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- Poems of Power - 6/17 -

To-day has been the friend of man.

But in his blindness and his sorrow He looks to yesterday and to-morrow.

You and to-day! a soul sublime And the great pregnant hour of time.

With God between to bind the train, Go forth, I say--attain--attain.


Do you know what moves the tides As they swing from low to high? 'Tis the love, love, love, Of the moon within the sky. Oh! they follow where she guides, Do the faithful-hearted tides.

Do you know what moves the earth Out of winter into spring? 'Tis the love, love, love, Of the sun, the mighty king. Oh the rapture that finds birth In the kiss of sun and earth!

Do you know what makes sweet songs Ring for me above earth's strife? 'Tis the love, love, love, That you bring into my life, Oh the glory of the songs In the heart where love belongs!


If you are sighing for a lofty work, If great ambitions dominate your mind, Just watch yourself and see you do not shirk The common little ways of being kind.

If you are dreaming of a future goal, When, crowned with glory, men shall own your power, Be careful that you let no struggling soul Go by unaided in the present hour.

If you are moved to pity for the earth, And long to aid it, do not look so high, You pass some poor, dumb creature faint with thirst - All life is equal in the eternal eye.

If you would help to make the wrong things right, Begin at home: there lies a lifetime's toil. Weed your own garden fair for all men's sight, Before you plan to till another's soil.

God chooses His own leaders in the world, And from the rest He asks but willing hands. As mighty mountains into place are hurled, While patient tides may only shape the sands.


Over and over and over These truths I will weave in song - That God's great plan needs you and me, That will is greater than destiny, And that love moves the world along.

However mankind may doubt it, It shall listen and hear my creed - That God may ever be found within, That the worship of self is the only sin, And the only devil is greed.

Over and over and over These truths I will say and sing, That love is mightier far than hate, That a man's own thought is a man's own fate, And that life is a goodly thing.


Begin each morning with a talk to God, And ask for your divine inheritance Of usefulness, contentment, and success. Resign all fear, all doubt, and all despair. The stars doubt not, and they are undismayed, Though whirled through space for countless centuries, And told not why or wherefore: and the sea With everlasting ebb and flow obeys, And leaves the purpose with the unseen Cause. The star sheds radiance on a million worlds, The sea is prodigal with waves, and yet No lustre from the star is lost, and not One drop is missing from the ocean tides. Oh! brother to the star and sea, know all God's opulence is held in trust for those Who wait serenely and who work in faith.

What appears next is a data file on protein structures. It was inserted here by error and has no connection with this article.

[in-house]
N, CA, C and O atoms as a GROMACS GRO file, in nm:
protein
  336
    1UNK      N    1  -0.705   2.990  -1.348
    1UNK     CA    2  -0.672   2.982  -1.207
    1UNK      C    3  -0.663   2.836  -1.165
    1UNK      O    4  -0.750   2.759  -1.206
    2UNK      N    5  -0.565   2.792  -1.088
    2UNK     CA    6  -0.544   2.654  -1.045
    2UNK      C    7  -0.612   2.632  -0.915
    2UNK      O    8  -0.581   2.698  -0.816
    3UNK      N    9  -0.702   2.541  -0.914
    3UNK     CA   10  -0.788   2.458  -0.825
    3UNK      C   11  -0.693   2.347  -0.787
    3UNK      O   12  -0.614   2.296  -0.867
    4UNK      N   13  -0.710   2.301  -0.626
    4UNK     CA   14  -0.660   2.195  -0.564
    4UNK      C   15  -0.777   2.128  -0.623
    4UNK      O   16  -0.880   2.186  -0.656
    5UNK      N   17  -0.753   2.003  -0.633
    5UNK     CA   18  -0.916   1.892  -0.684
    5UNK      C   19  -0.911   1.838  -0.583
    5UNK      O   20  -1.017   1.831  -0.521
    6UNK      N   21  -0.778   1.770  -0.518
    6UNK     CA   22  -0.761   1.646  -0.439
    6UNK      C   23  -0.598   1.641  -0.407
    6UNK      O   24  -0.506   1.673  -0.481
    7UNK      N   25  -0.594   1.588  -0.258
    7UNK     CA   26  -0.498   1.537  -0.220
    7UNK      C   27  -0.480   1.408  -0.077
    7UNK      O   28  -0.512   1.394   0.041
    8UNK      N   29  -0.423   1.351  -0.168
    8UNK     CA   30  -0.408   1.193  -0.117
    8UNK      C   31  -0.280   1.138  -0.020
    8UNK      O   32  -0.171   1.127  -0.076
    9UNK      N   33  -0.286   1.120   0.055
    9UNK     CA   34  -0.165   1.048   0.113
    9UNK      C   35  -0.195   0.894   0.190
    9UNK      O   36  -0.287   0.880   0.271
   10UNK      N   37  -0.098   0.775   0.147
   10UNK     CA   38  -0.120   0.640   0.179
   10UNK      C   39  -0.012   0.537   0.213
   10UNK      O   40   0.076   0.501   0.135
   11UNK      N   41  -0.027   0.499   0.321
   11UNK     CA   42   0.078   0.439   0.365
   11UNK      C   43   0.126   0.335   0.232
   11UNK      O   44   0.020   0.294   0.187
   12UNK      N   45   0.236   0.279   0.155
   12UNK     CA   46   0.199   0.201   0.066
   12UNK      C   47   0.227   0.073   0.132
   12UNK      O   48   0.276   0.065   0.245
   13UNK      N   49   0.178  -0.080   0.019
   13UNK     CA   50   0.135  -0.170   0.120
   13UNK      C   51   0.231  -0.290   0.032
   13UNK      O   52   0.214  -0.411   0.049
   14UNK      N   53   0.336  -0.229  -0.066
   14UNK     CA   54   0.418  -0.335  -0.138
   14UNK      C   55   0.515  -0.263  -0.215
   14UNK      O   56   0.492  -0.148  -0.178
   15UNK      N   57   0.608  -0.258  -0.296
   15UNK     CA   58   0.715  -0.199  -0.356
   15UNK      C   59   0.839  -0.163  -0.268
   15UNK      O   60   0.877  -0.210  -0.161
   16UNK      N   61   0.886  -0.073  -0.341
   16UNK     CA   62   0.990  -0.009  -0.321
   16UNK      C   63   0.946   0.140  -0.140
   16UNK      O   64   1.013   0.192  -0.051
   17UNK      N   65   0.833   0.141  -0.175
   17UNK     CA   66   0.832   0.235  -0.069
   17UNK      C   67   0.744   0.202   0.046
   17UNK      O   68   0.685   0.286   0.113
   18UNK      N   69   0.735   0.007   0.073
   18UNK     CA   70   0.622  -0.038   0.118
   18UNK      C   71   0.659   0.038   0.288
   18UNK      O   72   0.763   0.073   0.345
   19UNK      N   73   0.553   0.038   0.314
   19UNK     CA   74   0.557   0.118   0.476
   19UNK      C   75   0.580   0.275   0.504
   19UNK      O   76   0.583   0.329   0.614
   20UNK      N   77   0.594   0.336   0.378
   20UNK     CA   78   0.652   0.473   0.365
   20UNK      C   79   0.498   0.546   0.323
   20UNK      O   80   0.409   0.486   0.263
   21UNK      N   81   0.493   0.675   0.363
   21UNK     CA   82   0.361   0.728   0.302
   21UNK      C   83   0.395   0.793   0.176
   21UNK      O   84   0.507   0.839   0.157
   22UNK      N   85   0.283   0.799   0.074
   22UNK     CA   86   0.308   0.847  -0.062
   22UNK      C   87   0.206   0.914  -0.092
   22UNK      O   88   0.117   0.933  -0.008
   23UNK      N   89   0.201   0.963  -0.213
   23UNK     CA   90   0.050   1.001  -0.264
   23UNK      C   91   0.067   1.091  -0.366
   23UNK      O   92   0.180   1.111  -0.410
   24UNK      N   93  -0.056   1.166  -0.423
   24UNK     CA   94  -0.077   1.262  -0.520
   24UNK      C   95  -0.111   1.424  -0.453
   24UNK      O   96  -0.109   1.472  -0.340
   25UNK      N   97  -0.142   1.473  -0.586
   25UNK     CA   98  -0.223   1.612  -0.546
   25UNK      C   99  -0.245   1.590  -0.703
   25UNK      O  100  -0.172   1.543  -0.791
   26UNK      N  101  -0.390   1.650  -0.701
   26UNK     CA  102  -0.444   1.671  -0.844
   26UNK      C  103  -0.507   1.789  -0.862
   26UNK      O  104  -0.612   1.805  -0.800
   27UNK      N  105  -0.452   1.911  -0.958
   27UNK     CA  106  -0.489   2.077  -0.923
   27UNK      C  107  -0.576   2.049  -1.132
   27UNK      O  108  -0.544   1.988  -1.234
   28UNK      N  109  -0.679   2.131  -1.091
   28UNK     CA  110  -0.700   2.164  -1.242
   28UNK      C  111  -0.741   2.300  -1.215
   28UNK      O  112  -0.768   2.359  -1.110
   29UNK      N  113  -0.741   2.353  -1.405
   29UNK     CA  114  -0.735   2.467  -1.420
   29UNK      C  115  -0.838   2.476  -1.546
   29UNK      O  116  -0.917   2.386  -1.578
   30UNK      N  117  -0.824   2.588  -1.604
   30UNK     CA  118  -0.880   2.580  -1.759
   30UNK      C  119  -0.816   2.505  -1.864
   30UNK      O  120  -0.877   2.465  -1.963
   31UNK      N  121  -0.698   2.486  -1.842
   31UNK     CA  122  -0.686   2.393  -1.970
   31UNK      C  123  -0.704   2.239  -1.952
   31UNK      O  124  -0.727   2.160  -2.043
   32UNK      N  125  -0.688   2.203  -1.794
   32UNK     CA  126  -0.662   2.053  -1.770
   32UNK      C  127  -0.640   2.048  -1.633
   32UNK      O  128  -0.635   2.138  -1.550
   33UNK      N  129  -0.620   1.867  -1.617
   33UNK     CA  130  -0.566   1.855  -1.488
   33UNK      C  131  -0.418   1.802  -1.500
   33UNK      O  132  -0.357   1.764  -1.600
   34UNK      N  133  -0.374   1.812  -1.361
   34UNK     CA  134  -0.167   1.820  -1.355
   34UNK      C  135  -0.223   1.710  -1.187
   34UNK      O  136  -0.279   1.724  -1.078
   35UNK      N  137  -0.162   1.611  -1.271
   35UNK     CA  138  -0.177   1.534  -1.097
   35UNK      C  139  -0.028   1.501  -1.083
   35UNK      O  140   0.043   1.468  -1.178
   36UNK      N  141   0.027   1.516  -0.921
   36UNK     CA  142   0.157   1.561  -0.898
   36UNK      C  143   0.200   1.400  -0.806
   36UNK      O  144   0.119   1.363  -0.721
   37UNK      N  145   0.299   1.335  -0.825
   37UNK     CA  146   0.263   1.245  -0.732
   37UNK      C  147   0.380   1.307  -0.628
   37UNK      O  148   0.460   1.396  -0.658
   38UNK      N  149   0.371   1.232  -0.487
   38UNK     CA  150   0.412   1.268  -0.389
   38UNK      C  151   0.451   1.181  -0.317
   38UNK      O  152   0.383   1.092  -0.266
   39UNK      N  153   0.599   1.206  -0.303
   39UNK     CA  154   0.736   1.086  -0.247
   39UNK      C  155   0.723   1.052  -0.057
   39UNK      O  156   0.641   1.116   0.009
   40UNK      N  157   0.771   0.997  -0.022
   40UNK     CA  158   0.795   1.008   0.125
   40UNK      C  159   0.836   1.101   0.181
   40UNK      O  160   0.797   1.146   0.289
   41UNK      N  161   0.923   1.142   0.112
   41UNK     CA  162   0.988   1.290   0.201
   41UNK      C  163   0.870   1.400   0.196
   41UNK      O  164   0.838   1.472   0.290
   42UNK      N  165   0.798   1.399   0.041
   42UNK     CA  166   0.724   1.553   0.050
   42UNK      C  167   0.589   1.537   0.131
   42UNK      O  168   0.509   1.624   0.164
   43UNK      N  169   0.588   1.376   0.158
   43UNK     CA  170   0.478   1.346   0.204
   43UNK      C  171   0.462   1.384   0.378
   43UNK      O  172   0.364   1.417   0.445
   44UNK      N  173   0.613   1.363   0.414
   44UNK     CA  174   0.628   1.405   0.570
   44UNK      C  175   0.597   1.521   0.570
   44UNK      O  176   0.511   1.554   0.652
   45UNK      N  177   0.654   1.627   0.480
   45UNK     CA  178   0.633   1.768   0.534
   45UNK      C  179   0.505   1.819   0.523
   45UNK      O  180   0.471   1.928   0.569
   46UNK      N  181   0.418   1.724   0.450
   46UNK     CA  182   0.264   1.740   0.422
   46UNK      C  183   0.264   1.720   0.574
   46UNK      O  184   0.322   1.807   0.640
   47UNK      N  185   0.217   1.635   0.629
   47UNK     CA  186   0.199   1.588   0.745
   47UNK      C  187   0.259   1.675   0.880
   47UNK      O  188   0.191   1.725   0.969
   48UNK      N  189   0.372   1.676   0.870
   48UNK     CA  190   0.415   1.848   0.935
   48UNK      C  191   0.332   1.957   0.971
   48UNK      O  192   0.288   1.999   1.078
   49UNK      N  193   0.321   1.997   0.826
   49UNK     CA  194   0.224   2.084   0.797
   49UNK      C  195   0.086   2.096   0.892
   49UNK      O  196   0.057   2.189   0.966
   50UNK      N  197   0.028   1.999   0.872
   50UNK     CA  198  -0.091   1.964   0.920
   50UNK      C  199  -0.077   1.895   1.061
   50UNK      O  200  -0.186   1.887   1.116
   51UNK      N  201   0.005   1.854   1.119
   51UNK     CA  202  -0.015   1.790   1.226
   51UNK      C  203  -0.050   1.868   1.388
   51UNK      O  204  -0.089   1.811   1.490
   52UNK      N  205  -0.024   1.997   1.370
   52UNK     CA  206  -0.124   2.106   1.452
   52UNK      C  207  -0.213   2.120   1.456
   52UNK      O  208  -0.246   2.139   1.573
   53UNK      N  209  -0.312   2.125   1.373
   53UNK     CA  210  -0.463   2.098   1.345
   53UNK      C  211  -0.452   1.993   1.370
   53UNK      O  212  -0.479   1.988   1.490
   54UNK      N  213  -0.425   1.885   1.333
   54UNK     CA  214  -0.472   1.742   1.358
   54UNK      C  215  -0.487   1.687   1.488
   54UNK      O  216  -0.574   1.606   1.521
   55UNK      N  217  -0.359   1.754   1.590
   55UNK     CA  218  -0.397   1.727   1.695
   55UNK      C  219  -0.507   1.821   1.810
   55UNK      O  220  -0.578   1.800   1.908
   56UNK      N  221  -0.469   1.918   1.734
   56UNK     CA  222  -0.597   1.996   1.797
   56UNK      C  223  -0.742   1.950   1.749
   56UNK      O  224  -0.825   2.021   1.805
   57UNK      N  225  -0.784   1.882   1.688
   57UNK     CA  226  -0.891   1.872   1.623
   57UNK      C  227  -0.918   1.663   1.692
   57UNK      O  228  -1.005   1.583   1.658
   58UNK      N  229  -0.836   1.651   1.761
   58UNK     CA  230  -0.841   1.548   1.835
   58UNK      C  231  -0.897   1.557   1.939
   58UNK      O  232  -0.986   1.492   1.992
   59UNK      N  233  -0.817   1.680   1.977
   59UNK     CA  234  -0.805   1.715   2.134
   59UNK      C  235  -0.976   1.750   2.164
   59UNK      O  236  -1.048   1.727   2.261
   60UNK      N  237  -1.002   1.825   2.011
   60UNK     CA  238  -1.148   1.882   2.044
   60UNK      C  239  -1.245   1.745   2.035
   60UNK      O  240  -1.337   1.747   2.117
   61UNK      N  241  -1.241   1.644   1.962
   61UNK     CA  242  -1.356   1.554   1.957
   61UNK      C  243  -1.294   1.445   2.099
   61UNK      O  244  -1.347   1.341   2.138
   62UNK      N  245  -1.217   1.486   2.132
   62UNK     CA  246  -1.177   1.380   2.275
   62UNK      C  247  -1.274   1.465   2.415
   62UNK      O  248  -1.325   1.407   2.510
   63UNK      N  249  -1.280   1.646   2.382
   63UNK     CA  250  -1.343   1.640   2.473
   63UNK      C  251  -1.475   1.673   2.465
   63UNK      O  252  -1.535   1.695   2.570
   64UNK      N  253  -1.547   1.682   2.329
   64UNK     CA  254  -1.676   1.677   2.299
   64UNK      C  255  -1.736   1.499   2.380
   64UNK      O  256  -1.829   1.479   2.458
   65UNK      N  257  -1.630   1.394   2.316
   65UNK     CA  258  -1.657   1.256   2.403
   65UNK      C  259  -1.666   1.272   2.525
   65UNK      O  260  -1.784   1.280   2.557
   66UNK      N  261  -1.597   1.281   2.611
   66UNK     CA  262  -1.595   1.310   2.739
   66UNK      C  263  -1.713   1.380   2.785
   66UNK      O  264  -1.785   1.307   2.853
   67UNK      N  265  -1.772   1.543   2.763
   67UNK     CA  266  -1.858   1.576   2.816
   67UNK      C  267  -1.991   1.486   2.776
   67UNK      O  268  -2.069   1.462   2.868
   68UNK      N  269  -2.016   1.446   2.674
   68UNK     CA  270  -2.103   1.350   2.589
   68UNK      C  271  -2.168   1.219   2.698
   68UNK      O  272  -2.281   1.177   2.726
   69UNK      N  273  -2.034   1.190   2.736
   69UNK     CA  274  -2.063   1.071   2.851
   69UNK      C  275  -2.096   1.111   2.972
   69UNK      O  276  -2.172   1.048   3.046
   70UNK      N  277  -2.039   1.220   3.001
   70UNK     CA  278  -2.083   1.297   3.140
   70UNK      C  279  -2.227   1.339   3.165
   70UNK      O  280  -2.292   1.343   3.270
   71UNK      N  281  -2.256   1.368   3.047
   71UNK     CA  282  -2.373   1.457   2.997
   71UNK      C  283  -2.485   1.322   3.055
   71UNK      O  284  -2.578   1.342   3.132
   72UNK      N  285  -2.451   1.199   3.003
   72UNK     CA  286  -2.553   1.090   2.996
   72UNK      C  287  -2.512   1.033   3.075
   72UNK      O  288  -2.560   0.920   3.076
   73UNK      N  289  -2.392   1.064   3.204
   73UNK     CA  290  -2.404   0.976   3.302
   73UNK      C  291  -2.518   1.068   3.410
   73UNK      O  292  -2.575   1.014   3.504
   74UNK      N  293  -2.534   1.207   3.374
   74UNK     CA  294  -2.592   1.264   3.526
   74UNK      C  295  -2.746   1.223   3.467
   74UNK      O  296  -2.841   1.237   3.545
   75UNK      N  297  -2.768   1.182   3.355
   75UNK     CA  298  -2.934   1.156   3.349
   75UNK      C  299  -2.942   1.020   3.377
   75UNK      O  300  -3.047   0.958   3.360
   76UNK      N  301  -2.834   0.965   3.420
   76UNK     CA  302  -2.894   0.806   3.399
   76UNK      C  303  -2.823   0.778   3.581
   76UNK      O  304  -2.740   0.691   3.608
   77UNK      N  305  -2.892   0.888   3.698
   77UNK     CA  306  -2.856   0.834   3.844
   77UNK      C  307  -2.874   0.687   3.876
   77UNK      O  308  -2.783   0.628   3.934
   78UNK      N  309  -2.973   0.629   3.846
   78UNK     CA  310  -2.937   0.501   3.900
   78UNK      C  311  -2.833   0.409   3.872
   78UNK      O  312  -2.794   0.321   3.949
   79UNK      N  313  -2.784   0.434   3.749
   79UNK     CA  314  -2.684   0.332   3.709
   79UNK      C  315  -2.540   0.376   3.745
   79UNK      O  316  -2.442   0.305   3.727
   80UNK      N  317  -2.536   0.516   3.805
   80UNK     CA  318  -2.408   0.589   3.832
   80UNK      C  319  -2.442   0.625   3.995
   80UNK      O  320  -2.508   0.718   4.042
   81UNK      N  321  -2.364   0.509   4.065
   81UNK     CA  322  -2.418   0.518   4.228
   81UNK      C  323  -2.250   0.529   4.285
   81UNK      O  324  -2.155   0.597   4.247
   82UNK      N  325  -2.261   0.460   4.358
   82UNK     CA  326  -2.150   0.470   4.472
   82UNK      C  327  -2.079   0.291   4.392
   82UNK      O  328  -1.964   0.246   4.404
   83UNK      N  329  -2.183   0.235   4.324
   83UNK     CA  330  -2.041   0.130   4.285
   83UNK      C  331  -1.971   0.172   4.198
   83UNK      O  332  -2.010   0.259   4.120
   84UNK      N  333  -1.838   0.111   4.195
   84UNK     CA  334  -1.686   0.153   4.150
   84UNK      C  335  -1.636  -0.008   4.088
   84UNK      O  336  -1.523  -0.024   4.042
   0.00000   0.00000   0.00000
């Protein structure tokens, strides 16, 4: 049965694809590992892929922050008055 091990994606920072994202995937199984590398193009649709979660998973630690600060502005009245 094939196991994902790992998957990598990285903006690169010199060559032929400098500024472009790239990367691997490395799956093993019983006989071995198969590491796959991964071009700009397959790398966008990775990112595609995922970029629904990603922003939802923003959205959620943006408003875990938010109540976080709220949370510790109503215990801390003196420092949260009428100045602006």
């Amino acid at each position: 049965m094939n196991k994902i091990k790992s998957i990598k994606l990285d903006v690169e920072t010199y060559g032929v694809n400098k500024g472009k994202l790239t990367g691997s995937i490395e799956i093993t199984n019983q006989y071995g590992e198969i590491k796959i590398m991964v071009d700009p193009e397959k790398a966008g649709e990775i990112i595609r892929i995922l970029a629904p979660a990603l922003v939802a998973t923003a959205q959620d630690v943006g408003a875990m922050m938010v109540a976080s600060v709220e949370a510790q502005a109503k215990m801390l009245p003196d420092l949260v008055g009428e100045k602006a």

Words are great forces in the realm of life: Be careful of their use. Who talks of hate, Of poverty, of sickness, but sets rife These very elements to mar his fate.

When love, health, happiness, and plenty hear Their names repeated over day by day, They wing their way like answering fairies near, Then nestle down within our homes to stay.

Who talks of evil conjures into shape The formless thing and gives it life and scope. This is the law: then let no word escape That does not breathe of everlasting hope.


Wise men tell me thou, O Fate, Art invincible and great.

Well, I own thy prowess; still Dare I flout thee with my will

Thou canst shatter in a span All the earthly pride of man.

Outward things thou canst control; But stand back--I rule my soul!

Death? 'Tis such a little thing - Scarcely worth the mentioning.

What has death to do with me, Save to set my spirit free?

Something in me dwells, O Fate, That can rise and dominate

Loss, and sorrow, and disaster, - How, then, Fate, art thou my master?

In the great primeval morn My immortal will was born,

Part of that stupendous Cause Which conceived the Solar Laws,

Lit the suns and filled the seas, Royalest of pedigrees.

That great Cause was Love, the Source Who most loves has most of Force.

He who harbours Hate one hour Saps the soul of Peace and Power.

He who will not hate his foe Need not dread life's hardest blow.

In the realm of brotherhood Wishing no man aught but good,

Naught but good can come to me - This is Love's supreme decree.

Since I bar my door to Hate, What have I to fear, O Fate?

Since I fear not--Fate I vow, I the ruler am, not thou!


Poems of Power - 6/17

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